Our trailer sat on cinder blocks in a half-acre lot a four-cigarette drive outside of town. There wasn’t much else around except Jenny’s trailer and forest that started at the end of the lot and went on for as far as you could see, dim and impenetrable. Dad kept pink healing quartz on the porch steps, rocks he’d found in the deepest parts of the forests, back when there was still old-growth forest to be logged. He was a sad, quiet guy. Never argued with me or knocked me around like dads of guys I used to know.
Poor Cal: his world is disappearing on him, little by little. His mom disappeared years ago when he was just a baby. Now his dad disappears. And Jenny, the only adult who cares about him, is riddled with cancer, getting thinner and thinner. The town itself barely exists. Pretty soon it’ll just be Cal, and the woods. And the cougar that’s been hanging around, occasionally killing things. Like maybe Cal’s dad, though he’ll never know for sure, since the body was never found. Cal hopes it was suicide: “It was easiest to think he’d made a choice and acted on it.“ Acting on things isn’t really Cal’s strength these days.
But back to that opening paragraph: I love that subtle “guys I used to know.” Since Cal got out of high school, he doesn’t know many guys any more. His friend Blake now works on an oil rig, and Cal was thinking about joining him. It’s the one spark of initiative he shows in the entire story: he saved up some money, even took the test required. But then the cougar got his dog – his dad’s dog, actually, though it’s Cal’s now – and he got fired from the Chinese restaurant, and that spark was extinguished.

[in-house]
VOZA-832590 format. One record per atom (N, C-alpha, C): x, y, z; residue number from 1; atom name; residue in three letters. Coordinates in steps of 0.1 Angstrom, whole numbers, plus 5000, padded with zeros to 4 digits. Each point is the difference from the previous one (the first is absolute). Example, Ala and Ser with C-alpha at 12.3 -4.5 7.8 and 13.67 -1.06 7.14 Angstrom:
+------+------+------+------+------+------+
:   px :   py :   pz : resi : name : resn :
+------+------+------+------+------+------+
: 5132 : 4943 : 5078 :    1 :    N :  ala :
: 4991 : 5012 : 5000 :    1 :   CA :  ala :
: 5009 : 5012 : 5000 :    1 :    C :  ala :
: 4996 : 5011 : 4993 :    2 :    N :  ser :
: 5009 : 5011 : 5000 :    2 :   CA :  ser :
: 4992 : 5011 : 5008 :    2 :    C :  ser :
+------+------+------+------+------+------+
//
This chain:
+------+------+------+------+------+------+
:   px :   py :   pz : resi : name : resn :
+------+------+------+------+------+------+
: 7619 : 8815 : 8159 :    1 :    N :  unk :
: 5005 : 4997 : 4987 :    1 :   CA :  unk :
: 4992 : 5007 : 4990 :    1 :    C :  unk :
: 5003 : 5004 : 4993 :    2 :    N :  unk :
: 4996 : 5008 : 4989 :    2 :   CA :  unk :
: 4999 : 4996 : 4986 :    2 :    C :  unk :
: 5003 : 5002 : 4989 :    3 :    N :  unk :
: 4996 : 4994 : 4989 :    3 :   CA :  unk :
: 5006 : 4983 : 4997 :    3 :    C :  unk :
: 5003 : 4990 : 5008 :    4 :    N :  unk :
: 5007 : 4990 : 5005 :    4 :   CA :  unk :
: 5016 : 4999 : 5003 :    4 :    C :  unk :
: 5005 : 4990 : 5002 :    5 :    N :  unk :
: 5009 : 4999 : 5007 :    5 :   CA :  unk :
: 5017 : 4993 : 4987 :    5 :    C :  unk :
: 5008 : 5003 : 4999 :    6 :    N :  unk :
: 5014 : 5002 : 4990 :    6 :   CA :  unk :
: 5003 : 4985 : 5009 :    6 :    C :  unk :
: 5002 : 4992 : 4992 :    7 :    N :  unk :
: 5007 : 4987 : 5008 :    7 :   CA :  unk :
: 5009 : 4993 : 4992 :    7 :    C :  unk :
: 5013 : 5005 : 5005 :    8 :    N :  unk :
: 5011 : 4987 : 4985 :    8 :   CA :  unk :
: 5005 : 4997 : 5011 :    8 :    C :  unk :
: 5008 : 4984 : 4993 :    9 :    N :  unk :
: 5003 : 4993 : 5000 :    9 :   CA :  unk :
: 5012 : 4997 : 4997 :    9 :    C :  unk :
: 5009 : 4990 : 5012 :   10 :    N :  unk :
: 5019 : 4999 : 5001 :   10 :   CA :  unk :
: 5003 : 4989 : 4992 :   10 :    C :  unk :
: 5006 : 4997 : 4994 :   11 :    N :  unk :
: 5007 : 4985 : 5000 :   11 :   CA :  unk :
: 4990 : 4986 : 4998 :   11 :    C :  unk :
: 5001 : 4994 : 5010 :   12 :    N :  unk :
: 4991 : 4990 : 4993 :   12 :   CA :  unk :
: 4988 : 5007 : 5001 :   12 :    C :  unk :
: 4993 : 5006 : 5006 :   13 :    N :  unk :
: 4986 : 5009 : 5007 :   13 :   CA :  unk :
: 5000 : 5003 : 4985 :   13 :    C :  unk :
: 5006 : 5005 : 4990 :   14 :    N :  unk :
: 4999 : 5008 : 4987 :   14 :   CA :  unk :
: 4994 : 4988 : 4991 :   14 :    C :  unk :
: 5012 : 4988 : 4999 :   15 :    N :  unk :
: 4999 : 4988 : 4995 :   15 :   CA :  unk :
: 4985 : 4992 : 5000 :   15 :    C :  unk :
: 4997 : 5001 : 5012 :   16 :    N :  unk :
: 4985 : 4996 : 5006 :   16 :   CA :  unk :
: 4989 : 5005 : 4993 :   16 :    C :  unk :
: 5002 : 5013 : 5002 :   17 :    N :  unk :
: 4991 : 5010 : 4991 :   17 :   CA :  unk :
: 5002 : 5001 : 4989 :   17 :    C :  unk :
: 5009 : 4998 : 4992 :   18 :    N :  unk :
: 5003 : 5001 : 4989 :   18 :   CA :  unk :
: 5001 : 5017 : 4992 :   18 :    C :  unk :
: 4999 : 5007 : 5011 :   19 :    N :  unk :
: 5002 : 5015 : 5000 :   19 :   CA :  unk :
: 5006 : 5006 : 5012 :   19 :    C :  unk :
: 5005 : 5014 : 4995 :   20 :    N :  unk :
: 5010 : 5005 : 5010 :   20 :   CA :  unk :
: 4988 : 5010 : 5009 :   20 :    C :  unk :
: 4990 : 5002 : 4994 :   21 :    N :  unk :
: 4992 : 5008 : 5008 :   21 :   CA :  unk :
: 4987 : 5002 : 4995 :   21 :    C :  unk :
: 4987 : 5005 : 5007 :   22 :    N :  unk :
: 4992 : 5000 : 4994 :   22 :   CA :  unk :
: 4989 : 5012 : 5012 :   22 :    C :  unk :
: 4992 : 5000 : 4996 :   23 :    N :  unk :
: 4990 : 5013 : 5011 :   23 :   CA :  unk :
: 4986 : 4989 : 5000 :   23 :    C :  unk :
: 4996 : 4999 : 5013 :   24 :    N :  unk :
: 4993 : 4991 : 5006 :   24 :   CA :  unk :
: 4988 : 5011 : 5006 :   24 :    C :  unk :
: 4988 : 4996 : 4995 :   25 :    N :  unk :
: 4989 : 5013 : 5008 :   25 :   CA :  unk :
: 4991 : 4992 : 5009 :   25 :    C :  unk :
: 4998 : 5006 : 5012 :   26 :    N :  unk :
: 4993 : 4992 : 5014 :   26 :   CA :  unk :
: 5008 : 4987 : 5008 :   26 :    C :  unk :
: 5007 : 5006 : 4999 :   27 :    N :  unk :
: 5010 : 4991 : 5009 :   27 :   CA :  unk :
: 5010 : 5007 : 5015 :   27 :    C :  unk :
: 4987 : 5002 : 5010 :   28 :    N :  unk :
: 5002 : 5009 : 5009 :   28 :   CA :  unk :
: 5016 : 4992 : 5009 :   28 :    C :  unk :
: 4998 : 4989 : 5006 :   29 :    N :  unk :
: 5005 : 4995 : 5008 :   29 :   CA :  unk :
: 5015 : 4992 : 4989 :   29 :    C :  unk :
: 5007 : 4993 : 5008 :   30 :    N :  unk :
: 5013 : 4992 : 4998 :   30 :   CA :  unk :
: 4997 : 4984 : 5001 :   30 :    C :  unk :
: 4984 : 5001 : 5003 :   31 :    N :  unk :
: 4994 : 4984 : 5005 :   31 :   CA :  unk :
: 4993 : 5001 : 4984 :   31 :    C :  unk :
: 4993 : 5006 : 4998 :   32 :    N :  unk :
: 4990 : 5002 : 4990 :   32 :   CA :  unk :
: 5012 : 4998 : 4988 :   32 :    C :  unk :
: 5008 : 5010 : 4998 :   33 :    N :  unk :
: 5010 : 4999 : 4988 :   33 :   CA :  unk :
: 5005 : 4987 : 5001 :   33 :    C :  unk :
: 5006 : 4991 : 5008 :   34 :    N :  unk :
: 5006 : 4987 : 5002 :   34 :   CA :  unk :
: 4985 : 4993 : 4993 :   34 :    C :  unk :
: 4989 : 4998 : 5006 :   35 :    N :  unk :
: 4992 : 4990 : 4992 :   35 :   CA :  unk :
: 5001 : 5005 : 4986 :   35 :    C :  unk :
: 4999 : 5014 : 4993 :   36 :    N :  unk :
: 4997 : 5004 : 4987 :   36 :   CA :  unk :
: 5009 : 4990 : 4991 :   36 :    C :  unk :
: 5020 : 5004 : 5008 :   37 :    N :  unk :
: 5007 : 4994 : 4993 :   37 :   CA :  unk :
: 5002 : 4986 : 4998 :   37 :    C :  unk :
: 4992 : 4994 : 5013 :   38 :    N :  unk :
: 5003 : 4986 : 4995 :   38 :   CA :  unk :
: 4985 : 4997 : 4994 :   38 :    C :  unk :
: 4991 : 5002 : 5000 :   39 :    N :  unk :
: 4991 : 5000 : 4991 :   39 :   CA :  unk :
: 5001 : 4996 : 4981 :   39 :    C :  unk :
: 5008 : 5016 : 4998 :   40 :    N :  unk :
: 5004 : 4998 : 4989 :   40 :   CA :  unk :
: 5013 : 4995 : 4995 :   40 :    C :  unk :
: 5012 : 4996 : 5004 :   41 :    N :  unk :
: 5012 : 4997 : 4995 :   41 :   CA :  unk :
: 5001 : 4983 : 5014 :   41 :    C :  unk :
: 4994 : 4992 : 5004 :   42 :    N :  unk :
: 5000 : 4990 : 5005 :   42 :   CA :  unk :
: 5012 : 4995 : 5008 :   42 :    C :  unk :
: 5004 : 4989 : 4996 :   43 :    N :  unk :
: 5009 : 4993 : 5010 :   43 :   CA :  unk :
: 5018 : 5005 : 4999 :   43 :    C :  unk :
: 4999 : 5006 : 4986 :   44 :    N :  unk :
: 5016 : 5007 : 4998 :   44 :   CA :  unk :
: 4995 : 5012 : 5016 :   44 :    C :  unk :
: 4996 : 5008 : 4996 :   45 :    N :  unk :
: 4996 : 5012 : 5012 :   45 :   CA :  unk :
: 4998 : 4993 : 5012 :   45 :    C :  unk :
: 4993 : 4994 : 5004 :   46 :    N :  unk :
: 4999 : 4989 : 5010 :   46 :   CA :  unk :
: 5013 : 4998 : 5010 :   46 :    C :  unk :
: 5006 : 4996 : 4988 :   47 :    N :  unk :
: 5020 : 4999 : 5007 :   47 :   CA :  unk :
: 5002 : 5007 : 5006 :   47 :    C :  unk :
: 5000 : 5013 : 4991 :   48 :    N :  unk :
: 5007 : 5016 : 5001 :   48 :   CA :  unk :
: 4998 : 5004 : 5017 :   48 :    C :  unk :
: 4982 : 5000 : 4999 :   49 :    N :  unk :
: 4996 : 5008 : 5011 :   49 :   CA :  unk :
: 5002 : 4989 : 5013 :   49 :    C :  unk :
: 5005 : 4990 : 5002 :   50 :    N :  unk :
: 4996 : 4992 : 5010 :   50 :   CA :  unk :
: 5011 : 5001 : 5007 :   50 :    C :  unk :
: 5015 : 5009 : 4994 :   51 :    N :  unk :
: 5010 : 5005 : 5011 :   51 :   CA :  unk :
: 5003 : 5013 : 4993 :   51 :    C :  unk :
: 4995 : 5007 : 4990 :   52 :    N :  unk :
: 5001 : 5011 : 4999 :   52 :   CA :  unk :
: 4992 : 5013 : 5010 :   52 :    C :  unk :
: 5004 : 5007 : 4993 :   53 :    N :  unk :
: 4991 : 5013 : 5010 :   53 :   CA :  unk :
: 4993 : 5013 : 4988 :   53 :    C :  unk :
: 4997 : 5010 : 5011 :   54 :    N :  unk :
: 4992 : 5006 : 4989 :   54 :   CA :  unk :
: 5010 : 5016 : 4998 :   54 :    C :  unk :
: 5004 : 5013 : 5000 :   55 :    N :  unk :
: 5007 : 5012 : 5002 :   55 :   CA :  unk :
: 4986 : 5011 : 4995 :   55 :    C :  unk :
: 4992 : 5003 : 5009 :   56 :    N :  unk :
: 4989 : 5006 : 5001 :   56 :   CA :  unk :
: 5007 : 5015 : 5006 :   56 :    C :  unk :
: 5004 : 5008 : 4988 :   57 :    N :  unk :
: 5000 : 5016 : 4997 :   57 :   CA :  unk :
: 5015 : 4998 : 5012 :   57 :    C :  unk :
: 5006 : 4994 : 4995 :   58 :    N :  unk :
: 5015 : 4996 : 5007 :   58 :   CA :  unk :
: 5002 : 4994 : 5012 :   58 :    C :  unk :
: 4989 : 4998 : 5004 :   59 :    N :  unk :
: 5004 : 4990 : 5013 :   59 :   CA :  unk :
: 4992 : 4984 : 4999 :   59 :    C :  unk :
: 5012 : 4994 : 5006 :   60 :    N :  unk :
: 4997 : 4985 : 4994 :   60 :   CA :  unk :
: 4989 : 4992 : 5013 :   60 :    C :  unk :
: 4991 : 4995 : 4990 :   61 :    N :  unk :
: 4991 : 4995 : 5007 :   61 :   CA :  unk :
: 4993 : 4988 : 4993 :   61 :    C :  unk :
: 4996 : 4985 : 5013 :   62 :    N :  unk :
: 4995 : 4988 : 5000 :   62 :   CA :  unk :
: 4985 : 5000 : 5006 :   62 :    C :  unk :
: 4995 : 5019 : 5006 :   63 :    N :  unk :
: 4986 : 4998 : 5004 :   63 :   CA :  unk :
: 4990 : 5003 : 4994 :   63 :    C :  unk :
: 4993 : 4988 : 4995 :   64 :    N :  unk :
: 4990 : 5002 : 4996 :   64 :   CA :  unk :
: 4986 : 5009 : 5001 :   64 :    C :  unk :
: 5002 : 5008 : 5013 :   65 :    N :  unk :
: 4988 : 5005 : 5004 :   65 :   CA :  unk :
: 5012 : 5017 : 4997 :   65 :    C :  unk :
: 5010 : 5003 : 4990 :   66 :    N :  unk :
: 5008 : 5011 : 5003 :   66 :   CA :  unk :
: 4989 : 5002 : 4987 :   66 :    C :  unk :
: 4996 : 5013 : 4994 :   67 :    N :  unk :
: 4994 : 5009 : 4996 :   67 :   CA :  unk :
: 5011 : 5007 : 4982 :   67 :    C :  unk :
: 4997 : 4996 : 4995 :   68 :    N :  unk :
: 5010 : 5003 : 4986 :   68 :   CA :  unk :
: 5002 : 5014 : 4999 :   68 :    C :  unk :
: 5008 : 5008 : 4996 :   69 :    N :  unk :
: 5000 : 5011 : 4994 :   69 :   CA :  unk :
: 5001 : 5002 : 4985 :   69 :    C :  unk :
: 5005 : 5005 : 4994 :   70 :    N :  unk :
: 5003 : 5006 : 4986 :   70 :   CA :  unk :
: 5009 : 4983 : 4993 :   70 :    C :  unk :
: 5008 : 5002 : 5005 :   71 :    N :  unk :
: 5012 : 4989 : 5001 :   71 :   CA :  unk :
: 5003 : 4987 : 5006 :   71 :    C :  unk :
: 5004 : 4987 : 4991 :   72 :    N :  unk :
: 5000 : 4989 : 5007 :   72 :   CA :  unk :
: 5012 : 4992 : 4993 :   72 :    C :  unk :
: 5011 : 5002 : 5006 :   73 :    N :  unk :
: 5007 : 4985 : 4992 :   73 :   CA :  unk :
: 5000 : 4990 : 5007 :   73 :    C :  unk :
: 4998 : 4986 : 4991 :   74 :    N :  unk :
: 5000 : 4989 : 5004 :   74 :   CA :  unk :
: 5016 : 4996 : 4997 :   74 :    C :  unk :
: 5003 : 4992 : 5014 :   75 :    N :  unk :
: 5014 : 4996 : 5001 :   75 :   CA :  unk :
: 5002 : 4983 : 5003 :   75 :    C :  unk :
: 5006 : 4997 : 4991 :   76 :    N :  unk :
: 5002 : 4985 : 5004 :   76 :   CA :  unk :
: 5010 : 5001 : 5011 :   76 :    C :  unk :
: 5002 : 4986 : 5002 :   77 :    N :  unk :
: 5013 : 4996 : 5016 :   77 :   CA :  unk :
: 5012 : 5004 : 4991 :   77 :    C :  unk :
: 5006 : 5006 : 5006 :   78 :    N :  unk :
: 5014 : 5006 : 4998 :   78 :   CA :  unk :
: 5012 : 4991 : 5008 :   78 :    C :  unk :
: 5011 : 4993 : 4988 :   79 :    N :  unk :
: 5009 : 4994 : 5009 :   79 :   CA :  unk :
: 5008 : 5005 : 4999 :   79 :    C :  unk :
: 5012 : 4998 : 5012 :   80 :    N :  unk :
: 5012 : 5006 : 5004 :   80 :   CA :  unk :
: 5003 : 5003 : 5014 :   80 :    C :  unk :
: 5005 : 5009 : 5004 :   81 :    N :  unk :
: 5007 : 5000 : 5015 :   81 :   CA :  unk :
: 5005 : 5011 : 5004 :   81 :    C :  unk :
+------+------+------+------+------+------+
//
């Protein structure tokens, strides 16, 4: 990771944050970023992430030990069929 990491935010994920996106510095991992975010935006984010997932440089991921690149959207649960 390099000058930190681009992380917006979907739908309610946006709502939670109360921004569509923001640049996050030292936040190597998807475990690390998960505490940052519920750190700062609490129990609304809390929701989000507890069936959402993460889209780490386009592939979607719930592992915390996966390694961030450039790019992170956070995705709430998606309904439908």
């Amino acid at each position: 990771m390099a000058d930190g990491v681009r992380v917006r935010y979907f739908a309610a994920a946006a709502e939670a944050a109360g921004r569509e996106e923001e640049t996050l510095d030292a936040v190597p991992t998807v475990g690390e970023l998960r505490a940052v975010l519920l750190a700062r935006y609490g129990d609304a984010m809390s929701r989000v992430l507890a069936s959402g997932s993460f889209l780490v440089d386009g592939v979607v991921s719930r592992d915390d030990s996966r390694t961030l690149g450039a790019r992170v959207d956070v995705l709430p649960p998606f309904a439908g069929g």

The restaurant’s an interesting place: owned by Koreans who once tried to serve real food, but discovered people wanted what they were used to. “What I decide is, people want shit, you give them shit,” says the grandmother who owns the place.
The owners of the Chinese restaurant, who were actually Korean, kept a quiet shrine on the floor in the corner of the dining room. The shrine had a picture of a sad-looking man with a dented head, a bowl of bruised clementines, and a plastic cat that waved its paw at you. An up-and-down wave. Maybe that was how Korean people waved. The cat waved at you like it was waving away all the stuff you thought about. Like it was urging you not to think, not to worry about being able to buy food or pay rent or feel like you should try to make some friends or have sex again because that was what eighteen-year-olds did.
The cat statue, though a contemporary knicknack, evolved from an Edo-era Japanese talisman called maneki neko, invitation cat or beckoning cat. The paw-down motion mimics the Japanese gesture of beckoning. Over centuries a lot of variations have developed as it’s been adopted outside Japan; it’s common in Chinese restaurants in the hopes it will bring in customers and cash. But I find it fascinating that Cal sees it as waving away thoughts he doesn’t want to have, while it’s actually a come-here motion. And, remember, there’s that other cat maybe beckoning, maybe waving away, the cougar out in the woods. Jenny reminds him, it’s just hungry. “I’m not sure an animal deserves getting shot for being hungry.” Kill or be killed, eat or be eaten, just like Jack London said. Jenny tells him he’s been feeding the cougar, and asks him to continue to do so after he’s gone.
Jake Weber has some very detailed ideas about, among other things, the symbolism of the cougar and the cat, and the world views they represent, at his blog post. We honed in on a lot of the same elements, yet in a couple of cases ended up in slightly different places. I particularly like his take on Cal’s misinterpretation of the word “Seoul”.
It’s a story of the kind of depression isolation brings on, of the inertia that can keep us from pulling ourselves up by our bootstraps. We leave Cal admiring the cougar. It’s the only thing he has left. I wonder if he’ll feed it. Or if he’ll make a decision and act on it too, one of these days.